Nigeria, which in November received a first-time Moody’s rating of Ba3 – or three pegs below investment grade – also has the establishment of the Nigerian Sovereign Investment Authority to thank. Moody’s cited the establishment of a SWF as a factor in its rating, and a “positive for Nigeria’s financial strength”.
The ones to watch
Africa still accounts for around 0.3 percent of global SWF assets under management, but that figure will doubtless grow. “The Gulf states have been selling oil to the West since the 1920s and 30s. They’ve built up their wealth over time,” the SWF Institute’s Mr Maduell says. “Africa is just getting started. In the past they would extract their resources and then that was it. This time hopefully they can save that money up.”
While Ghana has established two petroleum funds, and other players including Tanzania, Kenya and Uganda are talking about launching SWFs on the back of recent resource discoveries, their sizes will be small. Nigeria and Angola will be the two to watch.
However, with assets of $1bn, the initial value of Nigeria’s SWF is a sliver of its $236bn economy, equivalent to savings of less than half a percentage point of GDP. The fund’s development has been hamstrung by opposition from the country’s 36 state governors, who challenged its legality with the claim that it violated constitutional requirements that national income be shared between federal, state and local governments. Political issues are likely to hamper its growth.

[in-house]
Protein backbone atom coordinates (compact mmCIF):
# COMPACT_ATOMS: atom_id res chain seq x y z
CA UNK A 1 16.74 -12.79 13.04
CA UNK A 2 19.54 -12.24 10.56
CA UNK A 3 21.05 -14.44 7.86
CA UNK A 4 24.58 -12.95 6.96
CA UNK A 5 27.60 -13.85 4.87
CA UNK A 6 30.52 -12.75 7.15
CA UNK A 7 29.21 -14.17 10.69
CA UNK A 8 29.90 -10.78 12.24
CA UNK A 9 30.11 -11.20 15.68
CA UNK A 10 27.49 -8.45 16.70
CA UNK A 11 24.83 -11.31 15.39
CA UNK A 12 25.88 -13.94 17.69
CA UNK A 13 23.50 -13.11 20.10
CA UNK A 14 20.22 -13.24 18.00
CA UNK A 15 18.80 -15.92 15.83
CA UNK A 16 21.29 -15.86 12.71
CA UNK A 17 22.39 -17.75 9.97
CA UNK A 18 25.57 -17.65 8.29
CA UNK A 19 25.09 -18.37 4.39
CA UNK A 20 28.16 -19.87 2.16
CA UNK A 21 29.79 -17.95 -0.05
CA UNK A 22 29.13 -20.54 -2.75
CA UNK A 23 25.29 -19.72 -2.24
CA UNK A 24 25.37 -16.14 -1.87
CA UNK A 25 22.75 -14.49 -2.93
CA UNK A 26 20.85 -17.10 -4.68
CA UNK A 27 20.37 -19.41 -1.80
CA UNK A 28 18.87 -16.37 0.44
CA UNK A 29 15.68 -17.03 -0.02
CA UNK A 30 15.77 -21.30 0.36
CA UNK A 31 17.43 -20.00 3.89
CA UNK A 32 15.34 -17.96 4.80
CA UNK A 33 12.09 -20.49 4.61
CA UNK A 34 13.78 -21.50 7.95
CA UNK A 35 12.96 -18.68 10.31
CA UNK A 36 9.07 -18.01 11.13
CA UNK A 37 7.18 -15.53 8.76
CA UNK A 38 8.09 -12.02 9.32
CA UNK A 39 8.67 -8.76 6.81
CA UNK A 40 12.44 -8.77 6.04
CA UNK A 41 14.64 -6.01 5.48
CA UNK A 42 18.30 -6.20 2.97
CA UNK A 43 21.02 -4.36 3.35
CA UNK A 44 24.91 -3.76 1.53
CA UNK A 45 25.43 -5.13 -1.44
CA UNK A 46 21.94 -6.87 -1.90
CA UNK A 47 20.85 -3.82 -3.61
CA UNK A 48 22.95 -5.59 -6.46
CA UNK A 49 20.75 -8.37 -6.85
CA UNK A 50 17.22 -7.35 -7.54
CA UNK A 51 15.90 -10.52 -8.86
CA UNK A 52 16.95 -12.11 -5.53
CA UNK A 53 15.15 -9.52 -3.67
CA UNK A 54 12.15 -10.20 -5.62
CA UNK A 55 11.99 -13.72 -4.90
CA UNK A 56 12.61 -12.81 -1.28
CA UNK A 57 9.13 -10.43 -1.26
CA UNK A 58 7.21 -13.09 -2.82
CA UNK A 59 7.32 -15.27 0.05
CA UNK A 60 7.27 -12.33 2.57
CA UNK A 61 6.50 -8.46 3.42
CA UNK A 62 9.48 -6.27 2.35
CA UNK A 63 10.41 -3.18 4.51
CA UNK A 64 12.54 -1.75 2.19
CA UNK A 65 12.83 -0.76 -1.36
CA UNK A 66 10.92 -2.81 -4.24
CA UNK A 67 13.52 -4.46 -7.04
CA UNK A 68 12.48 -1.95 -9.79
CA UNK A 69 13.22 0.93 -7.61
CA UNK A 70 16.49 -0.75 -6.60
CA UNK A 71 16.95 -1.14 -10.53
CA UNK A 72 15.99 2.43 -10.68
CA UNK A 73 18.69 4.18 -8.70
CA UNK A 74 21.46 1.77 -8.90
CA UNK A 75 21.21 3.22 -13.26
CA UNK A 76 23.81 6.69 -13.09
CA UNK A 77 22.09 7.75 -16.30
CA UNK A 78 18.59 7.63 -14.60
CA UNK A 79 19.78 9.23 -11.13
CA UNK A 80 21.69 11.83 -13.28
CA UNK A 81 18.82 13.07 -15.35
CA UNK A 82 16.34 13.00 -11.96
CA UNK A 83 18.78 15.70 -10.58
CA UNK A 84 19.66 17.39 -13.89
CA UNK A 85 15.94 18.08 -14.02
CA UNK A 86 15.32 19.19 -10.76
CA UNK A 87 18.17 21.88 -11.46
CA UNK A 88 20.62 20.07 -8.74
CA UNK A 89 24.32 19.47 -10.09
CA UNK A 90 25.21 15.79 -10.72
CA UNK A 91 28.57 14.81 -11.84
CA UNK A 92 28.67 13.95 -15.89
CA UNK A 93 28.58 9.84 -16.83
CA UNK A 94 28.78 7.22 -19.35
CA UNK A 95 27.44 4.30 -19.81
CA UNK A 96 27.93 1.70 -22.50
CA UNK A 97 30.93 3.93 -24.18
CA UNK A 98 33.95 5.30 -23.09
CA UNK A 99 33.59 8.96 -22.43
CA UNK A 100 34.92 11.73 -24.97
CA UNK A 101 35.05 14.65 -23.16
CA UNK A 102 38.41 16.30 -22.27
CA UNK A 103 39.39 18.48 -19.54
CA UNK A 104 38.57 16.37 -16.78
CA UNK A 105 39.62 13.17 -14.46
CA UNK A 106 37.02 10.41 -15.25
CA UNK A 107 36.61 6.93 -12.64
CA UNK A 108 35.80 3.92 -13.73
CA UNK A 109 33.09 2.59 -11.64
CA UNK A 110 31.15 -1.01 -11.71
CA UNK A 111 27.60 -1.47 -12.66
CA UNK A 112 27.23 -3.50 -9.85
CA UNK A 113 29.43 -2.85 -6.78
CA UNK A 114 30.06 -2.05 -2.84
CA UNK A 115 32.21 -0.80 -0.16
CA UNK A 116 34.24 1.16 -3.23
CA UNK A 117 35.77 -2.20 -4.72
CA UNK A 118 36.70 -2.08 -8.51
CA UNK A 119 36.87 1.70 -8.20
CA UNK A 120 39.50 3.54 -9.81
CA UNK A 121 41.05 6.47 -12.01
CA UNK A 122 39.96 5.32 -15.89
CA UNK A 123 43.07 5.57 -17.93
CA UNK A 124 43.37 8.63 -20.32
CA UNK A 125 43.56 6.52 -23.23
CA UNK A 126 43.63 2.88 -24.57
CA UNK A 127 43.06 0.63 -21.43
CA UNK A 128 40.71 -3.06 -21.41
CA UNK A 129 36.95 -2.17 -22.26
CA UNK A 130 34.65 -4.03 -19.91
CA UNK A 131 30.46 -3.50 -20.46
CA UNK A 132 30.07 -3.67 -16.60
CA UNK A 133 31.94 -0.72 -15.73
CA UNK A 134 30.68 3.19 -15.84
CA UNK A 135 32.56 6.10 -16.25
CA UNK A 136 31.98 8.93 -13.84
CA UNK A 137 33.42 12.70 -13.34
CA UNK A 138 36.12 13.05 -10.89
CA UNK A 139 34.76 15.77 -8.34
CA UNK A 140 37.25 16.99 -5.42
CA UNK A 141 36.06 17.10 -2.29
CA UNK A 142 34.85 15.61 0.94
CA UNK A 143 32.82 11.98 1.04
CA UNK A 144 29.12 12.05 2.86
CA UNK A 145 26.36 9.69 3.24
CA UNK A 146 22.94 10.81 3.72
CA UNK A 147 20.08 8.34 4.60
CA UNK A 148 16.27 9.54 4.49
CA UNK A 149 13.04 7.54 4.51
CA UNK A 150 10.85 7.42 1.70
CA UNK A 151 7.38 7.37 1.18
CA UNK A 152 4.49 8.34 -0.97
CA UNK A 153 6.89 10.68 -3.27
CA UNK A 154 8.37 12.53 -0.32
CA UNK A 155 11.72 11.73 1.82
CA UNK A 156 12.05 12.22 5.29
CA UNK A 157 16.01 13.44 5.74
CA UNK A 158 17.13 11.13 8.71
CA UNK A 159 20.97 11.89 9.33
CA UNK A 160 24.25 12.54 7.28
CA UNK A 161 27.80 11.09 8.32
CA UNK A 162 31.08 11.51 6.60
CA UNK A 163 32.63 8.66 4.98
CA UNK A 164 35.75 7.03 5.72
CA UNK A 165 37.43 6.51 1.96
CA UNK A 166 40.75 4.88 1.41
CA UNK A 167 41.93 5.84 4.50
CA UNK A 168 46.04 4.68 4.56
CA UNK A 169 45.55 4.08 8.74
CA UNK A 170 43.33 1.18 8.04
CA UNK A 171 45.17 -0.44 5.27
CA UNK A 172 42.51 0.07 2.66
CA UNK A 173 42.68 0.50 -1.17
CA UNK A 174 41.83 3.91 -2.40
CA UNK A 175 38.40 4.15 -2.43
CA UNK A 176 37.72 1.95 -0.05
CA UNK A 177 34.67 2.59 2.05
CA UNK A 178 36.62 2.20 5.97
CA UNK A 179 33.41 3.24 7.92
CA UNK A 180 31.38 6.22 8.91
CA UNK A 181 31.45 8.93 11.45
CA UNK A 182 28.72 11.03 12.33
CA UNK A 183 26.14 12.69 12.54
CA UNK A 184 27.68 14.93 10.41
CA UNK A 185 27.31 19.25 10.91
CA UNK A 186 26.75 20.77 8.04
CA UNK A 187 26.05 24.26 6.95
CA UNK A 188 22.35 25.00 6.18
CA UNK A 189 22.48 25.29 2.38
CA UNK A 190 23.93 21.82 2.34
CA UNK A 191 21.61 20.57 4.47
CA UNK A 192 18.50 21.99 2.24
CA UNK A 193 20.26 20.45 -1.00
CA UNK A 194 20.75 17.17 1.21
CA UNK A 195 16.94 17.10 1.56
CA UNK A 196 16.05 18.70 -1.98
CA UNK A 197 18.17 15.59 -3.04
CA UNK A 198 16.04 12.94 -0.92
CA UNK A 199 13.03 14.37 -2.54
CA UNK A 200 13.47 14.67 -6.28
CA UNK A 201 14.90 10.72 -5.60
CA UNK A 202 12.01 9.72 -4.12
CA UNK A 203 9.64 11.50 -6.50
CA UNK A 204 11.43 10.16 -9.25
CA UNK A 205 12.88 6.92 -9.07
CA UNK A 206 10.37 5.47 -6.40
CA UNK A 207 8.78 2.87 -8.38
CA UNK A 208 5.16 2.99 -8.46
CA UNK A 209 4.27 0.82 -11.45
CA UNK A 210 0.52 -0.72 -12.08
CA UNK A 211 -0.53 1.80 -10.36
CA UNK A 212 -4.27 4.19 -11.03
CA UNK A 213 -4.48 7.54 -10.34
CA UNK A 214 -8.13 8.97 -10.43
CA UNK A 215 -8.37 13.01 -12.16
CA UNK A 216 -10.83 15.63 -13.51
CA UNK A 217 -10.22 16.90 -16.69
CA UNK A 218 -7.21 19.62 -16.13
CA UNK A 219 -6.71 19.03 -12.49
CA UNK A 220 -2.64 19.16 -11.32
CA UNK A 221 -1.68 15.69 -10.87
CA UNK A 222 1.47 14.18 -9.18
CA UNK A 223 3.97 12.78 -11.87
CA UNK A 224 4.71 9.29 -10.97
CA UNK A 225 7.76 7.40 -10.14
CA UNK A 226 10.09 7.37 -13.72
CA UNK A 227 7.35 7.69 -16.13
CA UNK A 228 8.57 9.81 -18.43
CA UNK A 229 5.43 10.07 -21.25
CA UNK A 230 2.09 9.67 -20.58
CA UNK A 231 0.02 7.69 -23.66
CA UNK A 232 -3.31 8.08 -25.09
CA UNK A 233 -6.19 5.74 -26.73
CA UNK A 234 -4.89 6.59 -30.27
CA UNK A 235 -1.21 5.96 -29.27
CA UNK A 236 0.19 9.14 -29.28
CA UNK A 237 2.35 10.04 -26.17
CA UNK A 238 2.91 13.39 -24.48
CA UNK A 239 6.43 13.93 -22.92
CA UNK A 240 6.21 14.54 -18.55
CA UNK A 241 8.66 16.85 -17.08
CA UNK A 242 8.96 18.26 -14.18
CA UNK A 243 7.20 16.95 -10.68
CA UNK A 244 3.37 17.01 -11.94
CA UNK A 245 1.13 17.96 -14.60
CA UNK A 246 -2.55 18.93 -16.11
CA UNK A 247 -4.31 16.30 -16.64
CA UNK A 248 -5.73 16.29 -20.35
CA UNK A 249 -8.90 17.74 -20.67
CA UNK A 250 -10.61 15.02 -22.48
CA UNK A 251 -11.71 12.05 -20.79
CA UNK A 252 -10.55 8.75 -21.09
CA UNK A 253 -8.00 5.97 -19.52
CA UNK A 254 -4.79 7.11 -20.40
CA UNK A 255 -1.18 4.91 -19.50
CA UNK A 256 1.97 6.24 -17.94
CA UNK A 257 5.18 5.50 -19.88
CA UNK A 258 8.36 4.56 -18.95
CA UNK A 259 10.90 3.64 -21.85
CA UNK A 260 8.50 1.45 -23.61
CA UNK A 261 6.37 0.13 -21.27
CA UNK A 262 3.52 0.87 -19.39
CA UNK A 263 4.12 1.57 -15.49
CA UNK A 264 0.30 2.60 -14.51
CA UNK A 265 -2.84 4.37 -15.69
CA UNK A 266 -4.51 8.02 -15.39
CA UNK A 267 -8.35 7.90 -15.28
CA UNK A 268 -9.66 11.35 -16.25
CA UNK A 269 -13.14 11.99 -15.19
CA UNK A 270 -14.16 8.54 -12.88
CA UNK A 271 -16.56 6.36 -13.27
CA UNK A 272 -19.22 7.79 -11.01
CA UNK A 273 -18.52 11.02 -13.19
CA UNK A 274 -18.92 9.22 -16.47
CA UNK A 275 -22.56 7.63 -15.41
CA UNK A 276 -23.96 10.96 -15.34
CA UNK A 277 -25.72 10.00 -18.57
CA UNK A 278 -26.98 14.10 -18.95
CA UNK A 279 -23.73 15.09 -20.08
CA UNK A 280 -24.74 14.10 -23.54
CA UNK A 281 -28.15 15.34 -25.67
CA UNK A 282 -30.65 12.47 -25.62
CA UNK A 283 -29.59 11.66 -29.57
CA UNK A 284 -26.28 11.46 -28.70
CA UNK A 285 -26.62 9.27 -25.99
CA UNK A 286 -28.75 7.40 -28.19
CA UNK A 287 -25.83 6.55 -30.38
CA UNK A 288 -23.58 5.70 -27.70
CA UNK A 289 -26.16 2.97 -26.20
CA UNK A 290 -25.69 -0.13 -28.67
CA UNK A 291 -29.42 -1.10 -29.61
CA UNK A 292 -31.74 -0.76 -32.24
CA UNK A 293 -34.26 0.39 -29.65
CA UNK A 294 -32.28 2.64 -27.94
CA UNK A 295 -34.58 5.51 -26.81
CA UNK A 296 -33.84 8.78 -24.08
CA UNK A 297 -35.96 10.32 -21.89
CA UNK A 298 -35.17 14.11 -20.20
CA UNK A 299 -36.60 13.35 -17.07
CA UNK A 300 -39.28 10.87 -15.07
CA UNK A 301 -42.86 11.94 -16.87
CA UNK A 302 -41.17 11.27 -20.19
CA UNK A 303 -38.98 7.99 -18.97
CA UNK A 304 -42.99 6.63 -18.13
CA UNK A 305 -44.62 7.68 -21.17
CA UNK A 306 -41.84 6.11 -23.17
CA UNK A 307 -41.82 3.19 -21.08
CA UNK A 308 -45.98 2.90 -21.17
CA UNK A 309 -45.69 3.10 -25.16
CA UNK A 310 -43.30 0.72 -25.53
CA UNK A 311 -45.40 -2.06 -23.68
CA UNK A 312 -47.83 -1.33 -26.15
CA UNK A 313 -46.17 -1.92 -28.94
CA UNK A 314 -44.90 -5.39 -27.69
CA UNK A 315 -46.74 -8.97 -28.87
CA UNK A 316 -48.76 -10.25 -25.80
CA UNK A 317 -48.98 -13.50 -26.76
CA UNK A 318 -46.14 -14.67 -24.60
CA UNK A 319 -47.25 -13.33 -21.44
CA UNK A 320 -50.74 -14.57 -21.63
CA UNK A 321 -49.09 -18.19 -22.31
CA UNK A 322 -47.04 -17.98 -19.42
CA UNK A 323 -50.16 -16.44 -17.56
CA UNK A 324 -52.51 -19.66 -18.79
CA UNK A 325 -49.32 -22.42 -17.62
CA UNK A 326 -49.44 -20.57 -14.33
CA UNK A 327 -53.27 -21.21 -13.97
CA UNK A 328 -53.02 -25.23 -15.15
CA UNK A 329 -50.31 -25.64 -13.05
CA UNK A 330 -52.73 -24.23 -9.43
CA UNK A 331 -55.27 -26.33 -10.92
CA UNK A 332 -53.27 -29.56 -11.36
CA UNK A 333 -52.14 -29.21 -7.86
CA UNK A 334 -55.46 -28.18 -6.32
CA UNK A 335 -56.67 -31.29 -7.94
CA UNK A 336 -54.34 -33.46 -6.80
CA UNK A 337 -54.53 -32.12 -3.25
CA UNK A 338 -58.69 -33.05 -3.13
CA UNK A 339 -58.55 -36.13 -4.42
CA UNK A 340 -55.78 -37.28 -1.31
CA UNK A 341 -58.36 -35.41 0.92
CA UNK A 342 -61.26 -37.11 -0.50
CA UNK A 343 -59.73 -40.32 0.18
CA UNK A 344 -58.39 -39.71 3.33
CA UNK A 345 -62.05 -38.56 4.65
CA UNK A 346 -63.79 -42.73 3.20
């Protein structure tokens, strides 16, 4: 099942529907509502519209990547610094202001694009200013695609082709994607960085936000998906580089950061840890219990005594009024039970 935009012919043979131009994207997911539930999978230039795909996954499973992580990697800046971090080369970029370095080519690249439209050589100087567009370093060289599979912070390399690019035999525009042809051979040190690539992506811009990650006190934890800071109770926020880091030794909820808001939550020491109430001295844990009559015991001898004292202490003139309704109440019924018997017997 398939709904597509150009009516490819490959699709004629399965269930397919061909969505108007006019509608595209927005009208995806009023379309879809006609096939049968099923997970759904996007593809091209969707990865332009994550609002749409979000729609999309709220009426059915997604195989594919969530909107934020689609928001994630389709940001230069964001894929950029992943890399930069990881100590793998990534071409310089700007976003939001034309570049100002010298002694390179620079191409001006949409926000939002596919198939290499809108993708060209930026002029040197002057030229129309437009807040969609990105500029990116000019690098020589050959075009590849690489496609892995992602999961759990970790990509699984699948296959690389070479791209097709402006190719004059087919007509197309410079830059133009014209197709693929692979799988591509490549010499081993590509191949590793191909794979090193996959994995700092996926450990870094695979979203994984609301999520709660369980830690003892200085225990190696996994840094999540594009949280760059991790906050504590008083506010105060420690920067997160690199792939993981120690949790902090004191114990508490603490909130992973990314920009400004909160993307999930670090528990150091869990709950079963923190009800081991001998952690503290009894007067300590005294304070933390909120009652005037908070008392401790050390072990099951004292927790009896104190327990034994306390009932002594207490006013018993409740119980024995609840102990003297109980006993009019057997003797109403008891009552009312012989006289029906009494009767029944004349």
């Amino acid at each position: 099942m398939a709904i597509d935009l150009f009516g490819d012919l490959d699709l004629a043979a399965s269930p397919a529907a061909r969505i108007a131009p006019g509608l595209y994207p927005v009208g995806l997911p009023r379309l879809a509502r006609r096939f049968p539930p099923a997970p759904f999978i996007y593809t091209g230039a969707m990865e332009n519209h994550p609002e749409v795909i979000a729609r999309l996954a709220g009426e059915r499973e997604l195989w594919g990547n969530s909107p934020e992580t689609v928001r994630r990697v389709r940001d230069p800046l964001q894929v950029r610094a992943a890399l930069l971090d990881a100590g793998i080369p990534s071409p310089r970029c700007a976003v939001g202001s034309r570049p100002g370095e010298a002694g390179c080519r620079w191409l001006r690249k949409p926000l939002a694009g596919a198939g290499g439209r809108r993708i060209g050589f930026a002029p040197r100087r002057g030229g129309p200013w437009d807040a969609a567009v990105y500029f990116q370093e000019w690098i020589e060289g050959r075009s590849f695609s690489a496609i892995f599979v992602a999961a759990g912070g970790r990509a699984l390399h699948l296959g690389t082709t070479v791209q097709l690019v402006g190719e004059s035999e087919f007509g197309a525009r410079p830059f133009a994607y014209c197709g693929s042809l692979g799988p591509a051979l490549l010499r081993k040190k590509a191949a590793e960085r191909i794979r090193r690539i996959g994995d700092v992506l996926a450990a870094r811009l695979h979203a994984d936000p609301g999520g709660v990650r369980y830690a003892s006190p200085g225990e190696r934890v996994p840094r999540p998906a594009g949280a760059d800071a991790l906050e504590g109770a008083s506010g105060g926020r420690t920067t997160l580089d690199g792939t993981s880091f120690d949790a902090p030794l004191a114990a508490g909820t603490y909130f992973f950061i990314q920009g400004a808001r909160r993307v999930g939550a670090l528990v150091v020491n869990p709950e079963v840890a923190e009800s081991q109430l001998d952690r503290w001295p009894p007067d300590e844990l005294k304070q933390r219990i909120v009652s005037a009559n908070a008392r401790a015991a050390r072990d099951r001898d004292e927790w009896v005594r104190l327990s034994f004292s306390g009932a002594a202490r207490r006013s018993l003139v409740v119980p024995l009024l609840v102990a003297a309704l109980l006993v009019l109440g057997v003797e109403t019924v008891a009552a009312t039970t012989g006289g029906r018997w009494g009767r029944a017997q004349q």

Then, there are the governance issues. “Of major concern is the lack of transparency regarding the administration of the fund to fulfil the stated policy purposes. There remain numerous questions over its legal framework, internal checks and balances, control mechanisms and the disclosure of institutional relationships. There is also a lack of clarity over longer-term investment targets and how priority policy areas of the fund may evolve over time,” Maplecroft’s Ms Tzinieris says.
The mood around Angola’s SWF is brighter. The FSDEA will be the second-largest sovereign wealth fund in sub-Saharan Africa behind Botswana’s diamond exports-funded Pula Fund, with savings equivalent to 5 percent of a $101bn GDP, according to Moody’s. The stated growth rate of over $3bn annually would be substantial.
The appointment of the younger Mr dos Santos to the fund’s management board has raised some eyebrows, but two separate councils will oversee its operations, and Angola has indicated that it will apply the Santiago Principles – a voluntary set of audit and reporting regulations – to the SWF, as well as subjecting it to independent audits.
“The Angolan fund seems committed and it is going to be pretty well off. Some funds are created for national prestige, but $5bn is quite a bit of money and it looks like they are serious about it,” Mr Maduell says.
Eyes are on Angola, but with new resource discoveries across the continent and rising pressure for revenue transparency, the argument for accountable sovereign wealth funds in Africa is only going to grow.
* Source This is Africa